Weapons loaders keep fighters ready to go
KADENA AIR BASE, Japan -- Working long hours day in and day out can be rough for an F-15 Eagle maintainer.
However, these proficient Airmen are able to keep Kadena ready to go at a moment's notice anywhere, anytime by maintaining their Eagles year round.
"I love my job," said Senior Airman Adan Lopez, 67th Aircraft Maintenance Unit weapons load crew chief. "I don't always know how long my days are going to be, but it is always interesting."
Lopez said even though it is a lot of work, loading munitions is a critical job for these jets because they always need to be ready for warfighting contingencies.
"Without our munitions our jets wouldn't be able to defend themselves," Lopez explained. "We work as long as it takes to make sure everything is loaded properly and ready to go."
With the Eagles having a perfect record of more than 100 confirmed kills and no combat losses in operations and contingencies all around the world, these weapons load crew chiefs play a big role in getting munitions on board in a timely fashion.
"After we load up munitions we help the other crew chiefs as much as possible to get the jets completely ready to fly," said Lopez.
Lopez said that even though loading munitions is his job, to provide premier counter air defense does not stop there. Instead, they work as a team to ensure each jet receives the attention it needs to get the job done.
Without diligent repairs and inspections on the jets by Airmen within the 18th Maintenance Group, it is unlikely any of the jets would be flying for as long as they have.
"We have three different shifts, but when we are surging or going on temporary duties we work long hours to keep the jets ready to go," said Staff Sgt. Derek Brown, 44th AMU weapons load crew chief. "We often work 12 or more hours in a day to get through all of the inspections and repairs needed to keep them in the air."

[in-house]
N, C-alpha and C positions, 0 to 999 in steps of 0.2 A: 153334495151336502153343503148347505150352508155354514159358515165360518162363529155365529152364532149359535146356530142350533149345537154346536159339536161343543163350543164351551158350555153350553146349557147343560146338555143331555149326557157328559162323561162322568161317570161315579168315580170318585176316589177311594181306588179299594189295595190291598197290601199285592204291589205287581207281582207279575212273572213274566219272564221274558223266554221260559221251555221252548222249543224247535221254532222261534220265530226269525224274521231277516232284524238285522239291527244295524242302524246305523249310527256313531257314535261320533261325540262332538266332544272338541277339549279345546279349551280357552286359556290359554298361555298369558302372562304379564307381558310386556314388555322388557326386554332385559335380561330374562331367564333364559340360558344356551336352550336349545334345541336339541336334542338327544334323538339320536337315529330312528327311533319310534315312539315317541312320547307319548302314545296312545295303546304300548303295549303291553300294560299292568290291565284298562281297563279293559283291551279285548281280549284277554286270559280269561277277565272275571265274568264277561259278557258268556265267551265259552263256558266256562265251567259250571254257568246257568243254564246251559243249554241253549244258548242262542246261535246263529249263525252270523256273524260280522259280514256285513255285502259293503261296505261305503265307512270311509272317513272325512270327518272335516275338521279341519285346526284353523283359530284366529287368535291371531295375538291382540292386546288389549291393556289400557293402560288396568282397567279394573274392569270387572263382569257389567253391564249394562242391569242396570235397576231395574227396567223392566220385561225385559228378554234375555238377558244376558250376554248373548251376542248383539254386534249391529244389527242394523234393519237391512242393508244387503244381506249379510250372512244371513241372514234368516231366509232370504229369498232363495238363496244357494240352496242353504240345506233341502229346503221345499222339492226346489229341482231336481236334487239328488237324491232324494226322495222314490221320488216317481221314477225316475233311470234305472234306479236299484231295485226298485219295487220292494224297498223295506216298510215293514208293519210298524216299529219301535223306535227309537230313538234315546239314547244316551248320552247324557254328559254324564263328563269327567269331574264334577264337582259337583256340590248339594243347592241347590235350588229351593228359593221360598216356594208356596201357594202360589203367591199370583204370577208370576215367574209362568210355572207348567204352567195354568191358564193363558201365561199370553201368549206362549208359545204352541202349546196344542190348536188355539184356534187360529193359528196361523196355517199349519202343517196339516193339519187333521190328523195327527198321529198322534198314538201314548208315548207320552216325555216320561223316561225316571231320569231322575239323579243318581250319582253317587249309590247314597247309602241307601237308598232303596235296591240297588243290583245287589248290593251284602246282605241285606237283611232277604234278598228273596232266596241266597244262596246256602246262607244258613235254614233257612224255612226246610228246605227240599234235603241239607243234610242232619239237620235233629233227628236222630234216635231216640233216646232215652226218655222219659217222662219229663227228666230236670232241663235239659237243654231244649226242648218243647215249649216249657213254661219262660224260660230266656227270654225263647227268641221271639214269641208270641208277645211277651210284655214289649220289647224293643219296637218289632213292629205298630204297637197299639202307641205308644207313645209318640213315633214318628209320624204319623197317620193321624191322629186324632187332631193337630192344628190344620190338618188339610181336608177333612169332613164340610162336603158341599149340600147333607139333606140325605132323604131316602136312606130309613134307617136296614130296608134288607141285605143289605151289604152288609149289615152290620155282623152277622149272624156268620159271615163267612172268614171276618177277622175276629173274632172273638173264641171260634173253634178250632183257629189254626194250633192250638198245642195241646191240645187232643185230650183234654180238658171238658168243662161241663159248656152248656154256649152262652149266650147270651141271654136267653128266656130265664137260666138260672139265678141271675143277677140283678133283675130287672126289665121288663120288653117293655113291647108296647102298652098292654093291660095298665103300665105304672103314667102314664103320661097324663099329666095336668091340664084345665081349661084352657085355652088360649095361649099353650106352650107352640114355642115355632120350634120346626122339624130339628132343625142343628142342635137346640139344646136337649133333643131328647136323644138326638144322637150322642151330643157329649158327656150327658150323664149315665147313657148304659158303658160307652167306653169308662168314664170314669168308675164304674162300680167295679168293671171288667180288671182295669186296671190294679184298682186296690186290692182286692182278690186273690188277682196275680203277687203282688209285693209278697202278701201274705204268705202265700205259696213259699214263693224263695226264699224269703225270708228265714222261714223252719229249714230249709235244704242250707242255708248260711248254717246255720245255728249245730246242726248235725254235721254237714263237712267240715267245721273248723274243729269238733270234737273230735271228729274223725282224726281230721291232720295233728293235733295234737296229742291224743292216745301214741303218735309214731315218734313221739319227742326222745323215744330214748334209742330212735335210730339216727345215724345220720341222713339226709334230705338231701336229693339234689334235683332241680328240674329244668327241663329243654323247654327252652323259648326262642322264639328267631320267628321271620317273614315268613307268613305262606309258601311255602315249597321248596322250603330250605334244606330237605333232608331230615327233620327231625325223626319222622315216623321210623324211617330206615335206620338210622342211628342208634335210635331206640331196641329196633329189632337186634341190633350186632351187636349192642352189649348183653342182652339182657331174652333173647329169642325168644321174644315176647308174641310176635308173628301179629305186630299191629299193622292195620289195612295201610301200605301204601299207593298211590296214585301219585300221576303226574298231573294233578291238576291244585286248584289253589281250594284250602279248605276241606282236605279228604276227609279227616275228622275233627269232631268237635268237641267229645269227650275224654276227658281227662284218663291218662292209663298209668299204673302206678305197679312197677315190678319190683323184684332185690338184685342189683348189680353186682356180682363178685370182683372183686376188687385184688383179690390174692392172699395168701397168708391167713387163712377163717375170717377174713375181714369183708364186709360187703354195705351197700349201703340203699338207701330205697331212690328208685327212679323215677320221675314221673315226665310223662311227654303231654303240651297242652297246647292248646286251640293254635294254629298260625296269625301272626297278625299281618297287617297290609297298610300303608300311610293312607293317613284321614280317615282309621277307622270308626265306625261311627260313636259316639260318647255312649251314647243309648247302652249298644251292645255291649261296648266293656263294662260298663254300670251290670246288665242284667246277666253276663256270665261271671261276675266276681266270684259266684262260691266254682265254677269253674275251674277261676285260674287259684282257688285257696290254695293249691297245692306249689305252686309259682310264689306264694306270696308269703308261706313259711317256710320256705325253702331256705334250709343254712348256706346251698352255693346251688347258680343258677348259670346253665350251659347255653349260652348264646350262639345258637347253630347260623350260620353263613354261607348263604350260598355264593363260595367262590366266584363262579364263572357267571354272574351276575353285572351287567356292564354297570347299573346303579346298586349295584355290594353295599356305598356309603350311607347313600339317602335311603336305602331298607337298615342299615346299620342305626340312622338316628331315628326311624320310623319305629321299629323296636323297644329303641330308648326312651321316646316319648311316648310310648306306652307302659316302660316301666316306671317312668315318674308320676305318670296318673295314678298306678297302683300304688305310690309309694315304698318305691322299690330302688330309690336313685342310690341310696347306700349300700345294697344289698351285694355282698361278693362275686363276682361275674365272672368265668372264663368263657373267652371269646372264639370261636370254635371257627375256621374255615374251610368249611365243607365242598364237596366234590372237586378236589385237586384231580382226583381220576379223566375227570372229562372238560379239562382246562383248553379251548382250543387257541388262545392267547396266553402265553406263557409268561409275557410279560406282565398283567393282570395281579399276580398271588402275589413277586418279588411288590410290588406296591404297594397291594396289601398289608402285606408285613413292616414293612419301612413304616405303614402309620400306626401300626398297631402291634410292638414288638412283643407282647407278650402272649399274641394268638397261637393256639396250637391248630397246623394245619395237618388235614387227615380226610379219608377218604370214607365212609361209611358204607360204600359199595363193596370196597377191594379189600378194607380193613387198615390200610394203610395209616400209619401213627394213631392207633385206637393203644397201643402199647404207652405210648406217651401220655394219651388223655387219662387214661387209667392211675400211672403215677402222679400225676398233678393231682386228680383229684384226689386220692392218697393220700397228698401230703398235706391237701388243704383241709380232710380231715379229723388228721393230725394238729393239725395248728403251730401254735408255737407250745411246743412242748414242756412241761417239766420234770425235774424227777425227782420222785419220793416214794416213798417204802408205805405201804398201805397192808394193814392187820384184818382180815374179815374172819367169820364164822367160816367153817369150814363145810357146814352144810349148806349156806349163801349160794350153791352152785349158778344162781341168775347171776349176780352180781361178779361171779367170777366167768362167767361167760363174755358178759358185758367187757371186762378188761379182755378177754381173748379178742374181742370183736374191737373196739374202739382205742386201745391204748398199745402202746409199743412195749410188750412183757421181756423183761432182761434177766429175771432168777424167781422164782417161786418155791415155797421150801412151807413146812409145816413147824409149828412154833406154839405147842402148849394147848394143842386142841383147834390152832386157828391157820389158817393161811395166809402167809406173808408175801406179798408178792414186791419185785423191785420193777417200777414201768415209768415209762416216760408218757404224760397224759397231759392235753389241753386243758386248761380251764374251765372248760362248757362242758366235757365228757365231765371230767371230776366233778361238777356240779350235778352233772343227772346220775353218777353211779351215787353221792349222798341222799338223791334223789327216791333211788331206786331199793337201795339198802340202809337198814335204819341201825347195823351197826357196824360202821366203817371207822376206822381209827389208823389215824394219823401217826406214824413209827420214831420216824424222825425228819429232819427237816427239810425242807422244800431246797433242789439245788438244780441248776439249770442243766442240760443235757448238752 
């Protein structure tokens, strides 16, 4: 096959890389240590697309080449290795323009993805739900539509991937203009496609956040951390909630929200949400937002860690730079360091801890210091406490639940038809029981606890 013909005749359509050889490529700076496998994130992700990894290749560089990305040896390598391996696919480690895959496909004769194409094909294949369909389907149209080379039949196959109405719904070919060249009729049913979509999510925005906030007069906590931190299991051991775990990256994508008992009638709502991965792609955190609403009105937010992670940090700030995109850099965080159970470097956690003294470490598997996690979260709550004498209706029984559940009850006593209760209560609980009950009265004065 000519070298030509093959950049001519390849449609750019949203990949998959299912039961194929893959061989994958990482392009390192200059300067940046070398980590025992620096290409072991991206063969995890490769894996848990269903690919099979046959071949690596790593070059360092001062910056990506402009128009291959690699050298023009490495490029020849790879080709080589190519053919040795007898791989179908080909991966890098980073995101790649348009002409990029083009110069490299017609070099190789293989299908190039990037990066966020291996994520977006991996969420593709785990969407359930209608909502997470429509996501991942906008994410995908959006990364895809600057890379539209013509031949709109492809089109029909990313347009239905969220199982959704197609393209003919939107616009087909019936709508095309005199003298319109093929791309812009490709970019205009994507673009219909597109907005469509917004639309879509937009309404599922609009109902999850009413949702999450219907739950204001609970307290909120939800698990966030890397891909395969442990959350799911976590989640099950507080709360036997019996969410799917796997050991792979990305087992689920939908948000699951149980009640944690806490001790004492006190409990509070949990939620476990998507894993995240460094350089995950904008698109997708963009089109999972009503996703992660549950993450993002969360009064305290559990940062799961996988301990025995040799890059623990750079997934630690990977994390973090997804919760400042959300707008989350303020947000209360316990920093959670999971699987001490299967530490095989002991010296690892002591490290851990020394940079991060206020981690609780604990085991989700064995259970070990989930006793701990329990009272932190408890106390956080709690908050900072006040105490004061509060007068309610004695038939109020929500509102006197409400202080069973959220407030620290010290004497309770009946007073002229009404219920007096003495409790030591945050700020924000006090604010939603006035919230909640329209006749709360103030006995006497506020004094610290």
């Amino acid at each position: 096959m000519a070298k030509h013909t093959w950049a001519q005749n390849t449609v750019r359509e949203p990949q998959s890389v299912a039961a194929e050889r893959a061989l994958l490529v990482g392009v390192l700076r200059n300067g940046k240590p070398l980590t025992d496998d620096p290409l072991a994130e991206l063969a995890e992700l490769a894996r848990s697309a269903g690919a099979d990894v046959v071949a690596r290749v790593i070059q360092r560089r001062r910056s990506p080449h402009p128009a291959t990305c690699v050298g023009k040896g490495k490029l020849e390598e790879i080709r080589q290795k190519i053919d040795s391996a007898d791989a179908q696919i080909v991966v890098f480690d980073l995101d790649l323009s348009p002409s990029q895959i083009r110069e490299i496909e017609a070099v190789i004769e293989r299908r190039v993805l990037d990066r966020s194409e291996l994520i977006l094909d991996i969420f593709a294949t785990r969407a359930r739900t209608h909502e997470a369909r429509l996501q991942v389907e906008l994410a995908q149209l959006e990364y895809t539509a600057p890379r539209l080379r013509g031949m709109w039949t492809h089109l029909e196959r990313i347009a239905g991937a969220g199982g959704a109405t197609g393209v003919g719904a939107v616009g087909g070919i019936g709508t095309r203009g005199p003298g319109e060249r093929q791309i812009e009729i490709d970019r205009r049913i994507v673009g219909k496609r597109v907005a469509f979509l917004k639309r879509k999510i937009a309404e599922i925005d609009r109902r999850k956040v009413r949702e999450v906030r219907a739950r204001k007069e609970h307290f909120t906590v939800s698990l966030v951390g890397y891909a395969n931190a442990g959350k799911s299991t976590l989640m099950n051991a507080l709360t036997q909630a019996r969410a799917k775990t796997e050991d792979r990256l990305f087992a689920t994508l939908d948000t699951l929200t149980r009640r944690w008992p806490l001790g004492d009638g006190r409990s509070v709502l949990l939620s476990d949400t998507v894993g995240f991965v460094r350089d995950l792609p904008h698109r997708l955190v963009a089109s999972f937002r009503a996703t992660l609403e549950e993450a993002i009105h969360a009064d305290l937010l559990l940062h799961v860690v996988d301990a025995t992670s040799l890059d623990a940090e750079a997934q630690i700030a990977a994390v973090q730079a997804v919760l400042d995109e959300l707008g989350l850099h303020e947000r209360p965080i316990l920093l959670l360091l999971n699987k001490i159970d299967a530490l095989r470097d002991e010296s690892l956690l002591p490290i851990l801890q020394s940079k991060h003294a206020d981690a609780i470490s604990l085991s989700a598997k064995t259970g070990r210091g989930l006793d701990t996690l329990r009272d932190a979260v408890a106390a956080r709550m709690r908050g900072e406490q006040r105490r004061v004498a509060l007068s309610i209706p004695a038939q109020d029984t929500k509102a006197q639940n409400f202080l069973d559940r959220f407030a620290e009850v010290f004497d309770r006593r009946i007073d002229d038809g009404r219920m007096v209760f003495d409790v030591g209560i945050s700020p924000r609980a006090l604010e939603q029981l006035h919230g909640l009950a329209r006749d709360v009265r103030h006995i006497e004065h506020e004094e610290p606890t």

For now, Brown works the 'mid-shift' from midnight to 8 a.m. but he has to arrive for his shift an hour early for change over and then do it again at the end of his shift which often does not let him leave before 10 a.m.
Both fighter squadrons, even when not flying, on Kadena work 24 hours a day and 365 days a year, which makes for a lot of time on the job. Therefore, it's up to aircraft maintainers like Brown to ensure the jets are properly serviced and ready for launch.
"It is long hours and a lot of work," said Brown. "We are maintaining multi-million-dollar aircraft that are over 30 years old, so that's what it takes to get the mission done."
While most people don't maintain a personal vehicle for more than 10 years, the Air Force maintainers and operators here have ensured the safe operation of the F-15C Eagle stationed at Kadena for 35 years with countless, thorough inspections and repairs.
One way they practice for these inspections and repairs is through weapons loading competitions.
"All the fighter squadrons have competitions to show off how fast you can do your job correctly," said Lopez. "My load team has competed for the third quarter in row."
The competitions give the Airmen from the units a chance to show off their capabilities while promoting friendly competition and safe practices for future operations.
Lopez's team competed against the 44th FS and beat them by a mere 30 seconds in order to win the first quarter competition and gain bragging rights until the next quarter's competition.
Kadena is the largest combat wing in the Air Force with more than 50 F-15 aircraft across two fighter squadrons. These fast paced Eagle squadrons at Kadena have earned the title of best Air Force fighter squadron of the year and the prestigious Raytheon Trophy, nine times since the aircraft's arrival here.
"After being at two bases prior to this, Kadena definitely has the highest tempo," said Lopez. "It is really fun to be part of a squadron with so many achievements."
Being part of Team Kadena, which is the home of two out of three active duty air-to-air F-15 Eagle squadrons, is definitely a rough and demanding job, but Lopez wouldn't have it any other way.
"Life can sometimes be rough as a crew chief," said Lopez. "But like I said, I love my job."